4. 'Battlefront II'
While the updated 'Battlefront' and 'Battlefront II' have certainly tried to wow players, the original 'Battlefront II' hasn't been topped for mindless good fun. Indeed, the fact that 'Battlefront II' still has a vibrant online multiplayer community - even though the game was released fifteen years ago - is testament to just how enjoyable it was. What's more, the single-player campaign didn't feel like it was a mere tutorial for the multiplayer. Playing as a trooper in the 501st, the single-player campaign neatly ran alongside the major events of 'Revenge of the Sith' and 'Attack of the Clones', culminating in a stunning finale inside the Jedi Temple - where you, as a Stormtrooper, are forced to take part in Operation Knightfall.
3. 'X-Wing Alliance'
Space-simulators are only just now beginning to make their way back into popularity, with thanks to the likes of 'Elite: Dangerous', 'No Man's Sky', 'Star Citizen', and now 'Star Wars: Squadrons'. However, their history dates back to the first major PC games, and two names stand out - one is 'Wing Commander', and the other is 'X-Wing'. The final instalment of the 'X-Wing' franchise was 'X-Wing Alliance' and successfully blended together both the infectious multiplayer components of 'X-Wing Vs. TIE Fighter' and the deep single-player campaign of 'TIE Fighter'. Not only that, it was the only one of the three games that put you in the cockpit of the Millennium Falcon. That alone was worth the price of admission. That 'Star Wars: Squadrons' has more or less transplanted the shield / engine / weapons system from 'X-Wing Alliance' tells you that they had it right the first time.
2. 'Republic Commando'
If ever there was a game that deserves, no, needs a remastered version, it's 'Republic Commando'. The seamless controls that allowed you to deploy your squadmates was second to none. The way in which it made droids look like a terrifying threat. The baritone choirs that played as you rushed through the stages. The underlying feeling of dread that you were alone, bar your squadmates, and that it was on you to survive or die. All of it was so markedly different from anything that had the 'Star Wars' label on it. 'Republic Commando' was one of the first games to truly embrace the harder edges of the 'Star Wars' universe, but beyond that, the gameplay was fast, furious and endlessly fun.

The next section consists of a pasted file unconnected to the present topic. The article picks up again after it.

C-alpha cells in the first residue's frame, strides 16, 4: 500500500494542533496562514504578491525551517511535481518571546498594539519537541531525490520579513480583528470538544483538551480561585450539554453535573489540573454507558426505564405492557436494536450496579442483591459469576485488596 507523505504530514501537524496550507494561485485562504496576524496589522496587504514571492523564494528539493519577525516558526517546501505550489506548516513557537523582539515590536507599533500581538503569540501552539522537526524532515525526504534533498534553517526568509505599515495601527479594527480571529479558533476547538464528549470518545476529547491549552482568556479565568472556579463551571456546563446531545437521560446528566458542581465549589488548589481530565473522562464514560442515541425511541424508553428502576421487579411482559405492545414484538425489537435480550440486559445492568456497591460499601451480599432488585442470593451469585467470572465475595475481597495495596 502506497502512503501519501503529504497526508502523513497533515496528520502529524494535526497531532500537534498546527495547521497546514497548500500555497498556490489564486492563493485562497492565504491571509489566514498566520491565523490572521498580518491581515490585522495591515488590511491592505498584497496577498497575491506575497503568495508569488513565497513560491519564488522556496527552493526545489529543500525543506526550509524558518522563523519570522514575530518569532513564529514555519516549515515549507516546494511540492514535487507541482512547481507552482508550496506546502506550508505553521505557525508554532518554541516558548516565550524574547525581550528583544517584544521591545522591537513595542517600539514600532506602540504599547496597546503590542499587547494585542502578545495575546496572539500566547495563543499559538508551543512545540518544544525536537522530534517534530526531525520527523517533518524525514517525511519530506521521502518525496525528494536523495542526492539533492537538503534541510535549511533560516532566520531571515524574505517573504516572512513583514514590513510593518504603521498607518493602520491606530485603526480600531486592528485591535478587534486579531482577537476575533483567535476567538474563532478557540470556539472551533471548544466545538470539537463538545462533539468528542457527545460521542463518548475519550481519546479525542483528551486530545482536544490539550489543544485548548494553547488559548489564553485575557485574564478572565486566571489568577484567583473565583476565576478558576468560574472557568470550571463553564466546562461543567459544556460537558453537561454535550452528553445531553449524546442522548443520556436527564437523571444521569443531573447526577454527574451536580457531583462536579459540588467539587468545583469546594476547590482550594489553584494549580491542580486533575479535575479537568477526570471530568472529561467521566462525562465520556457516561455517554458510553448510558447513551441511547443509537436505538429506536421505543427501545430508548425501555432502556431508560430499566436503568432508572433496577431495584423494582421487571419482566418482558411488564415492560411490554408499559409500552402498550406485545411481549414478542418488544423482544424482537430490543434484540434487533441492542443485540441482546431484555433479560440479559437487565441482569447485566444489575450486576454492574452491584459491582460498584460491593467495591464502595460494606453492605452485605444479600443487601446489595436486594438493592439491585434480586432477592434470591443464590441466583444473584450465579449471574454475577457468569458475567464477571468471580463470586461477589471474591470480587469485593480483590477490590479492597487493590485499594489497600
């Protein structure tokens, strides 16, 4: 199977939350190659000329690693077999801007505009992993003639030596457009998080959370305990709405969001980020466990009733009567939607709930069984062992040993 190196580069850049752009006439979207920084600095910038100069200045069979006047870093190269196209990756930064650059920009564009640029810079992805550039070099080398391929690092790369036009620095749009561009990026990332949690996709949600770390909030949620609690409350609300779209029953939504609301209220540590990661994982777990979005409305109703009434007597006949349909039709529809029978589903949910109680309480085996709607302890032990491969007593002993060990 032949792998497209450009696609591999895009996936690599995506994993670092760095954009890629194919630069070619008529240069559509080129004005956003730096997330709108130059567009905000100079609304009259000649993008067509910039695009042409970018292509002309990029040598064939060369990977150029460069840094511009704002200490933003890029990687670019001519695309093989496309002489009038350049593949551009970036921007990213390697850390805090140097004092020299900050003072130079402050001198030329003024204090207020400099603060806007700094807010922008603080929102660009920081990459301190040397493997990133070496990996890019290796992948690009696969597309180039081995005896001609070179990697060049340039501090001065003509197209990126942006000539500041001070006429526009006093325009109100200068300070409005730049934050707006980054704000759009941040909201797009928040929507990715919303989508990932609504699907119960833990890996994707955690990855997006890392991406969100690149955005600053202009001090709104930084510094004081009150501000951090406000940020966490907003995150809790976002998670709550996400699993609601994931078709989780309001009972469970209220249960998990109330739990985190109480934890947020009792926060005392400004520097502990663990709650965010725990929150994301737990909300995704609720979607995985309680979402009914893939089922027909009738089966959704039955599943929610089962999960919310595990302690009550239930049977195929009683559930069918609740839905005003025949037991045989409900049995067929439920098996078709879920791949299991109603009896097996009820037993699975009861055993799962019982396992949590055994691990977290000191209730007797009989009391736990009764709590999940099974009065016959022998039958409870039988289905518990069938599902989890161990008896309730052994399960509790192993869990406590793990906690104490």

1. 'Knights of the Old Republic'
As prodigious as 'Star Wars' has been when it comes to gaming, there's only been a handful of games that really made you feel like you were inside that universe. 'X-Wing Alliance' had it, because it shoved you right into the cockpit of an X-Wing or TIE Interceptor. 'Republic Commando' did it too, putting you down in the trenches and scrabbling to stay alive. Only one game, though, captured the sense of scale and the sprawling galaxy beyond - and that was 'Knights of the Old Republic'. The game drew heavily on the operatic flourishes inherent in 'Star Wars', and put you right in the middle of a rich story - a tragedy, really - and made you set it right. The sequel, though it made some improvements and let you influence the story further, didn't have the same spark and the same polish as this. It's yet to be equalled.